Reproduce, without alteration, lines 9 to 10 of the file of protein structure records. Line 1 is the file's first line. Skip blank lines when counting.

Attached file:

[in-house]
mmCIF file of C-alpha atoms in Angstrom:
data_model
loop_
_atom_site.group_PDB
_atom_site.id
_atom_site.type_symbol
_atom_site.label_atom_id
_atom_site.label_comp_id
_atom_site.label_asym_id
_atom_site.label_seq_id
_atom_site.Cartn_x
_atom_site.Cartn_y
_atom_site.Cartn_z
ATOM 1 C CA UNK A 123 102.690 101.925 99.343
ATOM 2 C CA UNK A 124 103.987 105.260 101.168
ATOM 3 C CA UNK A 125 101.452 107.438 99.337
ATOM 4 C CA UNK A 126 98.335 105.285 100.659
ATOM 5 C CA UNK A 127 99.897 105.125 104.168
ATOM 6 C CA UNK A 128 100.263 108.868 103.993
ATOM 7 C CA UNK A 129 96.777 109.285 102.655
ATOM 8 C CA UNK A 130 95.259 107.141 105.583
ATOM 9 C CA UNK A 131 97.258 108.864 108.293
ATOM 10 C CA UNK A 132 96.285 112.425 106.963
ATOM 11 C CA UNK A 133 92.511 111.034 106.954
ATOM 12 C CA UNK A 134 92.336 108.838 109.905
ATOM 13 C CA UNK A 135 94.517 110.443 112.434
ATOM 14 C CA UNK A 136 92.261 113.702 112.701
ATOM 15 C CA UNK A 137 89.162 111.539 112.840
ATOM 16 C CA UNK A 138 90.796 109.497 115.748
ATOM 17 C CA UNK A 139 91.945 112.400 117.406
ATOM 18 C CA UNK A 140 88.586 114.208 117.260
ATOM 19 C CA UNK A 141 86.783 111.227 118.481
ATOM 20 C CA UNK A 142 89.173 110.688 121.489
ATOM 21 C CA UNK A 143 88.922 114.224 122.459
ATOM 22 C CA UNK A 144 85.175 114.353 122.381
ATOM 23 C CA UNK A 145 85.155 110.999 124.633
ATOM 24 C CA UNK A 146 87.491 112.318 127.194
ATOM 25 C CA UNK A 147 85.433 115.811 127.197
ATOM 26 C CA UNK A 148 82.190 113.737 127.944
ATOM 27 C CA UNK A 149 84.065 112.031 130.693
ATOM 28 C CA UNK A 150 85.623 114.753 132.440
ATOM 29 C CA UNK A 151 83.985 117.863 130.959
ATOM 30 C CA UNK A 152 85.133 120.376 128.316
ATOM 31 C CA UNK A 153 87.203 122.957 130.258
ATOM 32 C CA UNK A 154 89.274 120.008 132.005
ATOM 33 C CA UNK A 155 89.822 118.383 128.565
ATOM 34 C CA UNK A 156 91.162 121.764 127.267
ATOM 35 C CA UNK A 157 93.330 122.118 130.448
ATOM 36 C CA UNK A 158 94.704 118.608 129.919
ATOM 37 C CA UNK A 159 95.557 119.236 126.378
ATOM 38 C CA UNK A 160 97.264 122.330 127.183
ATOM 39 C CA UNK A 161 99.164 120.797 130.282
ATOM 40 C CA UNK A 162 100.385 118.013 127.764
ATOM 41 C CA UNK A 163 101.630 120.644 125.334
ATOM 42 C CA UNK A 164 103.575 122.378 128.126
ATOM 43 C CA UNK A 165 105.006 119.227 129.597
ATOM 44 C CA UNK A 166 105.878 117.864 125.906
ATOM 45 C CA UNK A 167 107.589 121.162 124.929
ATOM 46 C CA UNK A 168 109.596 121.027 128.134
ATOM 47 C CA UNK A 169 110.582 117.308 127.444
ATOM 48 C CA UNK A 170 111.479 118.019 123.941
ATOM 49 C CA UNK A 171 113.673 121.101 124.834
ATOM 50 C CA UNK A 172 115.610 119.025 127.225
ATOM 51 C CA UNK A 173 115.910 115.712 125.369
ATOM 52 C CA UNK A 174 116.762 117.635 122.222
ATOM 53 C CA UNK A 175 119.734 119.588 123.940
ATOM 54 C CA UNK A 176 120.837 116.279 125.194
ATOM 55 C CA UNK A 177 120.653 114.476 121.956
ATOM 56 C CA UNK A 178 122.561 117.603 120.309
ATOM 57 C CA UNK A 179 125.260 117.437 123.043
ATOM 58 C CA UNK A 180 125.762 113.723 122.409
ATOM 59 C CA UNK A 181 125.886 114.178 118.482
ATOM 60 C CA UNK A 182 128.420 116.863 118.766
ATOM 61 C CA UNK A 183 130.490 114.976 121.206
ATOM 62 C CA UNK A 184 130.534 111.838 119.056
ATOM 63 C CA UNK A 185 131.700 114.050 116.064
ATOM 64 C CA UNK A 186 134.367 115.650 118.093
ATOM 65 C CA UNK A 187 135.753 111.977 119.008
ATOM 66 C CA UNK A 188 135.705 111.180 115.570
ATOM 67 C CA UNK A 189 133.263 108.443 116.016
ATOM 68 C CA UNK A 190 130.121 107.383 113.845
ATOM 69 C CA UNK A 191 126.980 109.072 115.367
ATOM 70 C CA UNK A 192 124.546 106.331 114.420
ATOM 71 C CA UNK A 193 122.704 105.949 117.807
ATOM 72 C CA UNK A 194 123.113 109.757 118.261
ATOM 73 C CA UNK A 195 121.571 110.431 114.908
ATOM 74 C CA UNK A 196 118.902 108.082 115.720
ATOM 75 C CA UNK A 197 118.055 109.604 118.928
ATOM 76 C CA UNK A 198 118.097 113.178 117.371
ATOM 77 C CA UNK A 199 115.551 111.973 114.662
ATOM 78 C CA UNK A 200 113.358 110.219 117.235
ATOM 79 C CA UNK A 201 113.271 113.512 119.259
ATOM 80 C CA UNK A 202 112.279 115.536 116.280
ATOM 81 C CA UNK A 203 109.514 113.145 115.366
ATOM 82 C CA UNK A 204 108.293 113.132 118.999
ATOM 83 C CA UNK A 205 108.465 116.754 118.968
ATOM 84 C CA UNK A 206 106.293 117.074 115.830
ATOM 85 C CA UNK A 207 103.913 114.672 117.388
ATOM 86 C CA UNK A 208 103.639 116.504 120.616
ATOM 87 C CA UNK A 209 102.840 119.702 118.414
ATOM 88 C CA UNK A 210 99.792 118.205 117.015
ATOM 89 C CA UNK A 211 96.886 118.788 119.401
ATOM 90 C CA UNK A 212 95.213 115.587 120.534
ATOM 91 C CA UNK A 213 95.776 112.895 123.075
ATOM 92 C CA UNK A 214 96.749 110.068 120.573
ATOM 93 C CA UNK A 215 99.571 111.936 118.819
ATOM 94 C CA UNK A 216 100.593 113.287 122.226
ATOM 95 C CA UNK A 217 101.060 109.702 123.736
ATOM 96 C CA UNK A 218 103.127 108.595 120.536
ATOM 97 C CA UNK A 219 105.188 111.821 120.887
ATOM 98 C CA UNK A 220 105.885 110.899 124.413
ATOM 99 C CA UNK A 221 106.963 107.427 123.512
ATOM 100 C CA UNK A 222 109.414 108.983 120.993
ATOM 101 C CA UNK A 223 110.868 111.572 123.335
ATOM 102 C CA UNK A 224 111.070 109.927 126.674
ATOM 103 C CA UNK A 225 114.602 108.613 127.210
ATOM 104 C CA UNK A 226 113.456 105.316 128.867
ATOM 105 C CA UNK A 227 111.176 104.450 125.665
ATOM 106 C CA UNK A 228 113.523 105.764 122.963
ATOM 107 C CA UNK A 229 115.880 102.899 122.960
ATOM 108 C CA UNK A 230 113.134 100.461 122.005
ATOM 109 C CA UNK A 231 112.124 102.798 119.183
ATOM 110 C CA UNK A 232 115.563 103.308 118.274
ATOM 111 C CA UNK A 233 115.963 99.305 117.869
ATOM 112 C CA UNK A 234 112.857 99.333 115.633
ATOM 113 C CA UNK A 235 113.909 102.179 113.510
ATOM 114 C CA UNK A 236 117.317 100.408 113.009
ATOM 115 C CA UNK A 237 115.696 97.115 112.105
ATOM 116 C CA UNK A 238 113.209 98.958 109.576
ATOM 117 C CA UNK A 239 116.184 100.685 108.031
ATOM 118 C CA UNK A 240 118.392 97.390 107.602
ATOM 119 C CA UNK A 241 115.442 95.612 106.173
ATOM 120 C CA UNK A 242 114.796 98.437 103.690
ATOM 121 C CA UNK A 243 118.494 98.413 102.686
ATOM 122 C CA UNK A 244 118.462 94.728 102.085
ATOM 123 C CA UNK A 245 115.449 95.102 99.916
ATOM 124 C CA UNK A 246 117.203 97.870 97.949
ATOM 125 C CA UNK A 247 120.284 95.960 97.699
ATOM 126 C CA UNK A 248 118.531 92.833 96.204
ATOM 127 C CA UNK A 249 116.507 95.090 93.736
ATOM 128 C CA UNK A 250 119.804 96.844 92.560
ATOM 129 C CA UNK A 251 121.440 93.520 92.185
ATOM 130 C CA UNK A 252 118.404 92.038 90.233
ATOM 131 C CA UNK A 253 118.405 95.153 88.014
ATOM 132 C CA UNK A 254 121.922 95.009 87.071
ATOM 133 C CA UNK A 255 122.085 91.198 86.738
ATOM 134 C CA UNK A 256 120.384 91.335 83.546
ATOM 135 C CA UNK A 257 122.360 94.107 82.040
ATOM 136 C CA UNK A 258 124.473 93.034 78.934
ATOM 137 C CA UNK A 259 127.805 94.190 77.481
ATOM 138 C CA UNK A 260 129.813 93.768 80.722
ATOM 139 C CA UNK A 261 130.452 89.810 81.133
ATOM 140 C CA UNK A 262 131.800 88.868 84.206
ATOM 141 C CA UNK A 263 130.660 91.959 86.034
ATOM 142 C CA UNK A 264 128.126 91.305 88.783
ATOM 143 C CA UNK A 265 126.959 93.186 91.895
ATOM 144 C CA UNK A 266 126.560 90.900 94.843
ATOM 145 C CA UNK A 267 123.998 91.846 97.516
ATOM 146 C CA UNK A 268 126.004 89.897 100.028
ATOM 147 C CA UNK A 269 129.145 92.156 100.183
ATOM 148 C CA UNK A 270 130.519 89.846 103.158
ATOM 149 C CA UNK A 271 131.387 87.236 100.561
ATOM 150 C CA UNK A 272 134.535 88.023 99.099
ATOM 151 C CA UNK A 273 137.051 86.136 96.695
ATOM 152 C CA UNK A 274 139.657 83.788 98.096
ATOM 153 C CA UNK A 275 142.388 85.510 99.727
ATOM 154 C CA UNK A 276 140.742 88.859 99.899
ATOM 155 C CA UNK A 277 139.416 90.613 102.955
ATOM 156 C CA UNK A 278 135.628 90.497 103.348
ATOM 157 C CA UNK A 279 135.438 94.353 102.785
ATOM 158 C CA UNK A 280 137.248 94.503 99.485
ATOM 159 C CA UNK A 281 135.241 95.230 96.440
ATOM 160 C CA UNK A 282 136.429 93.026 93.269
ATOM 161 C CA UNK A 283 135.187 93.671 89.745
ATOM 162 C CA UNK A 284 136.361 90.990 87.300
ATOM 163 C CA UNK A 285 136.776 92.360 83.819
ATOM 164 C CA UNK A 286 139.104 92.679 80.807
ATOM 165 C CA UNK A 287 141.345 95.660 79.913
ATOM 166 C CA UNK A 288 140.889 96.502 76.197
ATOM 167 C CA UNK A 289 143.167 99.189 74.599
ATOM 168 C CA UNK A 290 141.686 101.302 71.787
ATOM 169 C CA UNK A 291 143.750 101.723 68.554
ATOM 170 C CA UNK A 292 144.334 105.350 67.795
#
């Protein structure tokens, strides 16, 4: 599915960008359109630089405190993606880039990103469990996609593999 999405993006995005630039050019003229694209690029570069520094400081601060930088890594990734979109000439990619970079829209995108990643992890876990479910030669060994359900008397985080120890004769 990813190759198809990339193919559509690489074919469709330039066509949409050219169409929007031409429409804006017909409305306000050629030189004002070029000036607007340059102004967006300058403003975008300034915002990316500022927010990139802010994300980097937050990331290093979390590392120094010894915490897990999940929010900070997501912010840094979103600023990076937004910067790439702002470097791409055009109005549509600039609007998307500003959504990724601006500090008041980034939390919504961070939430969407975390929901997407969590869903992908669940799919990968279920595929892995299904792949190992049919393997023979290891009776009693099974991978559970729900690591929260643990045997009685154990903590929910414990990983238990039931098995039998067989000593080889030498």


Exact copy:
_atom_site.label_comp_id
_atom_site.label_asym_id